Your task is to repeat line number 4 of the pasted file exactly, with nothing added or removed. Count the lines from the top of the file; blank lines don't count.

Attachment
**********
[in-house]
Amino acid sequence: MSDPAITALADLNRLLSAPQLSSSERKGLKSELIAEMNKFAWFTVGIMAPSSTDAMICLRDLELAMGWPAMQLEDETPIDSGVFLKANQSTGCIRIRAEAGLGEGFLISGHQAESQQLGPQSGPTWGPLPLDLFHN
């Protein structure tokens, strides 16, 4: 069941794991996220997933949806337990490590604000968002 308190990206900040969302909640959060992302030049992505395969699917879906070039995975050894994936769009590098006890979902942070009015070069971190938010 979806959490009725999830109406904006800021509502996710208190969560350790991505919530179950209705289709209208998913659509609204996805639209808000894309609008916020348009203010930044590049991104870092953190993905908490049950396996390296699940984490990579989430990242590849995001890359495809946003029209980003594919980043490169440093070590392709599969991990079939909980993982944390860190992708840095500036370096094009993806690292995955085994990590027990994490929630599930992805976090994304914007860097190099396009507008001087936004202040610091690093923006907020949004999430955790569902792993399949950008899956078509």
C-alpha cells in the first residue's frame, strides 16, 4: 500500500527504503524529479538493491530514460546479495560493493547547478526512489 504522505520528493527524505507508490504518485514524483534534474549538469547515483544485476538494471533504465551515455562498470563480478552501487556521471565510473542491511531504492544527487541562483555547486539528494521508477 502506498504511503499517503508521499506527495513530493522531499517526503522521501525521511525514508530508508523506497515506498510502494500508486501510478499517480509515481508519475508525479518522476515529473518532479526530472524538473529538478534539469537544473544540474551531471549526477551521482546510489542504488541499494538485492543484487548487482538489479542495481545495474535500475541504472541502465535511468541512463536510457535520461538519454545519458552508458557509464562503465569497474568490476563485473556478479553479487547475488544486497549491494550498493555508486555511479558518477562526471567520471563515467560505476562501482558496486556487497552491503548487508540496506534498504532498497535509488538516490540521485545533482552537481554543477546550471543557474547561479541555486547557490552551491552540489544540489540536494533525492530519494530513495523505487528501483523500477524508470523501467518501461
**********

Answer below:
C-alpha cells in the first residue's frame, strides 16, 4: 500500500527504503524529479538493491530514460546479495560493493547547478526512489 504522505520528493527524505507508490504518485514524483534534474549538469547515483544485476538494471533504465551515455562498470563480478552501487556521471565510473542491511531504492544527487541562483555547486539528494521508477 502506498504511503499517503508521499506527495513530493522531499517526503522521501525521511525514508530508508523506497515506498510502494500508486501510478499517480509515481508519475508525479518522476515529473518532479526530472524538473529538478534539469537544473544540474551531471549526477551521482546510489542504488541499494538485492543484487548487482538489479542495481545495474535500475541504472541502465535511468541512463536510457535520461538519454545519458552508458557509464562503465569497474568490476563485473556478479553479487547475488544486497549491494550498493555508486555511479558518477562526471567520471563515467560505476562501482558496486556487497552491503548487508540496506534498504532498497535509488538516490540521485545533482552537481554543477546550471543557474547561479541555486547557490552551491552540489544540489540536494533525492530519494530513495523505487528501483523500477524508470523501467518501461